JW: In some ways that really empowers the kids and gives another frame in which to see the work, their own frame. I know you said it is a negotiation but is the process then trial and error of trying different things and seeing what resonates.

WE: Yeah, in that particular situation. Like any artist sometimes I'm more involved in the image and sometimes I'm more involved in the story. And, that comes out of the place I think but it also comes from me and where I am, what I've been looking at. When I went to Columbia I thought I wasn't going to be so dependent on text because I didn't speak the language that well and so I end up doing a book that is more text than anything else I've done. I couldn't escape.

JW: Working in the way that you do, do you see yourself as more of a director? And, is every role creatively satisfying?

WE: I think it's different at different times. Speaking about the Israel project, because that is what I'm working on at the moment, for me to do so many different projects at once was different. I couldn't get in depth in the same way or my experience wasn't as in depth although I was there for some of them for over two years. It was also one project playing off another project which was different.

JW: So the work was almost creating a dialogue with itself?

WE: Yes and so at a certain point I started out not knowing that I would do that. But, people started asking me if I would work with them and at first I said no because it seemed too much. Then I realized that I should be paying attention to this, people are asking me to do this and I should follow this. Then we got the idea of doing an atlas of the country. I got a lot of satisfaction out of the experience. I think that is very artful as well, what I'm seeing, what I'm thinking and shooting obviously. Also in editing, it's like going into somebody's head and that's amazing.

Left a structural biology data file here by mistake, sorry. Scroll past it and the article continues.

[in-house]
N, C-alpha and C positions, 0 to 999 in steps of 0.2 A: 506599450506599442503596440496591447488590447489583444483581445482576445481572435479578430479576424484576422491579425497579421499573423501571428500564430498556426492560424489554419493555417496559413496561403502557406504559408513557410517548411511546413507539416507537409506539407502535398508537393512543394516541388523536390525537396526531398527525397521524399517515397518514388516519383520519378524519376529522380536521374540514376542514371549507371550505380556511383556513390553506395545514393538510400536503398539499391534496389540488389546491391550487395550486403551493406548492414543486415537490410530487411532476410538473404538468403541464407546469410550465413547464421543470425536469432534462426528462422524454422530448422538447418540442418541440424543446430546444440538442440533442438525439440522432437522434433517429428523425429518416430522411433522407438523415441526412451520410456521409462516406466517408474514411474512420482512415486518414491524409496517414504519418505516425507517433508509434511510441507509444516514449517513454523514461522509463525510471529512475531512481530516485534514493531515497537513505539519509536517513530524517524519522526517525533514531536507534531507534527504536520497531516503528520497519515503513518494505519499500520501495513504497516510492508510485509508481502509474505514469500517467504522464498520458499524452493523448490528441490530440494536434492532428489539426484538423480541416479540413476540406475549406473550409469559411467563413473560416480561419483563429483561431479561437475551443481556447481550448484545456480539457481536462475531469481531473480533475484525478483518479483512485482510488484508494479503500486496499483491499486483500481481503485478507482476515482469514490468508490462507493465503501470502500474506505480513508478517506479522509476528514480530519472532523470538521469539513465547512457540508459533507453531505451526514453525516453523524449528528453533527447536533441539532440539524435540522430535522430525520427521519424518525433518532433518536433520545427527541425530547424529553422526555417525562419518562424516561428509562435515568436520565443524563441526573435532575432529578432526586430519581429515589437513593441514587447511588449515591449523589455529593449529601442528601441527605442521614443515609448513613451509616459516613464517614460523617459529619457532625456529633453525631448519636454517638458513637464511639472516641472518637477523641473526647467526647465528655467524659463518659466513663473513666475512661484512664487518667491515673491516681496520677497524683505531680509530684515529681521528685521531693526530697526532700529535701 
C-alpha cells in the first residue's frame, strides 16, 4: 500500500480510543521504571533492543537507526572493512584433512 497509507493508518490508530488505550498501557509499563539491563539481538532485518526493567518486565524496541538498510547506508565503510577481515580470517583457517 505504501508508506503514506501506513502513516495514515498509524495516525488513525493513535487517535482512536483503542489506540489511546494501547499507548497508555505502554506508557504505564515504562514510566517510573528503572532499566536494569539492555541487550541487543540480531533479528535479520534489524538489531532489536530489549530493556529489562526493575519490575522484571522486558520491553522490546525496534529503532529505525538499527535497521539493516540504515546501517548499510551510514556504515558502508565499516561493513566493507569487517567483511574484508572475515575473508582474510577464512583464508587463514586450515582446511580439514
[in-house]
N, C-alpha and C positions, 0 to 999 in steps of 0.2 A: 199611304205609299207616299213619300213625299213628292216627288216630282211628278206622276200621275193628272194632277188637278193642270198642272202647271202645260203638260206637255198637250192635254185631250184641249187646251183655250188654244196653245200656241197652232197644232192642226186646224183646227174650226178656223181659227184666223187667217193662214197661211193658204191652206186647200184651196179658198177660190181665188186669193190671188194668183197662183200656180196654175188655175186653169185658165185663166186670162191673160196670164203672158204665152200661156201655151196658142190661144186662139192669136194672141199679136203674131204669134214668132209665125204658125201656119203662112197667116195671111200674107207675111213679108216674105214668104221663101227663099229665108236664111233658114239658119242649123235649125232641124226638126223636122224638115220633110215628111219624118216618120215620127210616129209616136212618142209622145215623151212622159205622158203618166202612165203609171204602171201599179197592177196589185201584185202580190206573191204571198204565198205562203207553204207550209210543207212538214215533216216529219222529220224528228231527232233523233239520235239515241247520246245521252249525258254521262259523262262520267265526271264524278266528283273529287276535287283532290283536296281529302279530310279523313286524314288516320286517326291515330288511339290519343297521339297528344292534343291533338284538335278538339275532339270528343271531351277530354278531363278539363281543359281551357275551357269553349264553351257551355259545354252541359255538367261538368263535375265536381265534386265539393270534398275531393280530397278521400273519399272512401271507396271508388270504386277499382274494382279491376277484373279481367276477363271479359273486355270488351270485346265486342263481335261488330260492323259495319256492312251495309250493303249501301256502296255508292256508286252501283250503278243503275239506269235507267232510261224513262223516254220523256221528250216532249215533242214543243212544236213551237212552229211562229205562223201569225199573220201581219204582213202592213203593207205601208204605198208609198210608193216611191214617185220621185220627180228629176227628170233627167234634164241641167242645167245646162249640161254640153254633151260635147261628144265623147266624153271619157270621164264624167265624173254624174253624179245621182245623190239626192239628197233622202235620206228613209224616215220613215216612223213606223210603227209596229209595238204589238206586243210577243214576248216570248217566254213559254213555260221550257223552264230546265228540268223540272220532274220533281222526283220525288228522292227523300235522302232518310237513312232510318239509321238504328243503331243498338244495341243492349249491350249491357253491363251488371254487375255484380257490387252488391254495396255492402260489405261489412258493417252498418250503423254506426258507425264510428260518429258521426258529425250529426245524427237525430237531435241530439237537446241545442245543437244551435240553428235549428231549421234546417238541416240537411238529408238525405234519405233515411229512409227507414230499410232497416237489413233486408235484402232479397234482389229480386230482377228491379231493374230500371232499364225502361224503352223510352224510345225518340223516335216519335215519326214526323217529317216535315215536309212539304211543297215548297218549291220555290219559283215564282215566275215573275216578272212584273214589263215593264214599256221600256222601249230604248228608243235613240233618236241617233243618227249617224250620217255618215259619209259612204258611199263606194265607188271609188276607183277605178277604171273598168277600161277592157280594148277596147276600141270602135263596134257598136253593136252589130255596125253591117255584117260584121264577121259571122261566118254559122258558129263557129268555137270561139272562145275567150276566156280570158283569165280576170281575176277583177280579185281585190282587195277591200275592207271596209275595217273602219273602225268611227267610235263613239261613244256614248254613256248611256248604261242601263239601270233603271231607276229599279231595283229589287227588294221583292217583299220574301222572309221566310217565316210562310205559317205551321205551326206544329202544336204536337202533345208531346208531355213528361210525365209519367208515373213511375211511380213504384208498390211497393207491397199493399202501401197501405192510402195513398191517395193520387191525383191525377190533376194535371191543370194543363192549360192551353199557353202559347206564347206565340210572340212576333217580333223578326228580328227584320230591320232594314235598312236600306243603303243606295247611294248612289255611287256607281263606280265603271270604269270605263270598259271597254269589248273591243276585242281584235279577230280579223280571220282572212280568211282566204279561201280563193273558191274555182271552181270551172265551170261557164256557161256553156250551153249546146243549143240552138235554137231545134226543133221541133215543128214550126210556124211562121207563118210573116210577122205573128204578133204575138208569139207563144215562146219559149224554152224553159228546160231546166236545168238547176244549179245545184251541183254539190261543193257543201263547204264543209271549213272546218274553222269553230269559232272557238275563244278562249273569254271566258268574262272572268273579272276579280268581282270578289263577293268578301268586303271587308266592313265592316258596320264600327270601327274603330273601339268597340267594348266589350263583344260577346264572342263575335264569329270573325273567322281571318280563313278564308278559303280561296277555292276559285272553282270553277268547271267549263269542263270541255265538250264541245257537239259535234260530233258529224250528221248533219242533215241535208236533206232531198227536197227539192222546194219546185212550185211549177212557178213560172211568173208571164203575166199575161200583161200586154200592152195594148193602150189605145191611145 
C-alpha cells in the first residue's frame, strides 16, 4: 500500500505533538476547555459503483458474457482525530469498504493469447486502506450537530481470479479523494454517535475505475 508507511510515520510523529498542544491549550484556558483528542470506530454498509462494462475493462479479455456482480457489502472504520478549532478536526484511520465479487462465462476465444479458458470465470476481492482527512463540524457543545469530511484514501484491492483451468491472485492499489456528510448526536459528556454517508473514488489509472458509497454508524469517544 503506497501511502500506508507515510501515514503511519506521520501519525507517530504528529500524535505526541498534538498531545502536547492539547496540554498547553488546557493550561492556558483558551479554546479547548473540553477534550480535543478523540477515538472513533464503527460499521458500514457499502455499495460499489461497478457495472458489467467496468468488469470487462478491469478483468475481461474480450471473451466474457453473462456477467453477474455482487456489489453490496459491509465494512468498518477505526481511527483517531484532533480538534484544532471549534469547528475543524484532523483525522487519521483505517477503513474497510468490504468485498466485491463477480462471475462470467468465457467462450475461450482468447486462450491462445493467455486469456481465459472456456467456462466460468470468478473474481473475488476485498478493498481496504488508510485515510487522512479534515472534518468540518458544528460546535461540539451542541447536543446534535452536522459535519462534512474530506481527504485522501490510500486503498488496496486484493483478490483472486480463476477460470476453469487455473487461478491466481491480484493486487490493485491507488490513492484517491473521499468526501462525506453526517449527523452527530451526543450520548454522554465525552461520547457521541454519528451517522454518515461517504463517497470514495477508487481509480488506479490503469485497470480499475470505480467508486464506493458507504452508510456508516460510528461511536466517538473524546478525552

JW: Is that your process then to just create this big body of work then to sift through it and edit it when it's fully completed?

WE: No, no.

JW: Or, are you editing it while you are making it as well?

WE: Yeah, so I can understand it and understand where to go with it. And, we're all looking at it together too and seeing where to go.

JW: I had a friend pass along a really beautiful quote, I'm forgetting who the poet is, but she talked about the writing of poetry as a way of figuring out what is going on in her head and and a way of making her thoughts visible. Being back in school I've learned that is my process too but it is not everyone's process. It sounds like this might be similar to the way that you work too and that you're not really sure what you're saying until your in the midst of it all.

WE: Definitely.

JW: In the kind of working that you do, working with kids an stuff, how do you think about the work living on... how it might live on with the kids or in the community?

WE: I think it's something that you never really know. I am very weary of making big claims for it or making claims that can't be substantiated because that's not really the.. it's a temporal thing that you're making together.

JW: And, I suppose that isn't the main reason that you are there.

WE: Right, yes because then I would be somebody else. That is why I always work with some organization or some group that feels it's beneficial to them and they can continue in different ways.

JW: Or maybe they already were or are?

WE: Exactly. I am not interested in creating institutions. The most interesting thing in that respect right now is that the Tanzania Project that we are doing is reaching so many people. We made teaching materials and work with many hundreds of teachers and are now trying to get enough money to make them for all the schools in the country. I am very interested in the idea of what you can do with a photograph in a place that has no visual aids, no books, very minimal computers. We thought that the teachers might be interested in working with the cameras and self-expression and all of this but that is not what they were really interested in. They were interested in having an image of something to use to teach with. What one of the teachers explained was like "when I teach I see something in my head then I talk about it and my pupil who is there then sees something in their head and then communicates with me. We never have anything in common and that is such a slow, laborious process and if i had an image...".

JW: So having an image is having common ground.

WE: Then you have this here and you can say this is what I see, tell me what you see.

JW: Right then you can talk about the differences in what you see or the similarities.

WE: Rather than having to repeat what I say. The other thing about the image, sort of an epiphany that I had, is that images are used as signs of respect in different ways and in different cultures. Respect is the origin of an image.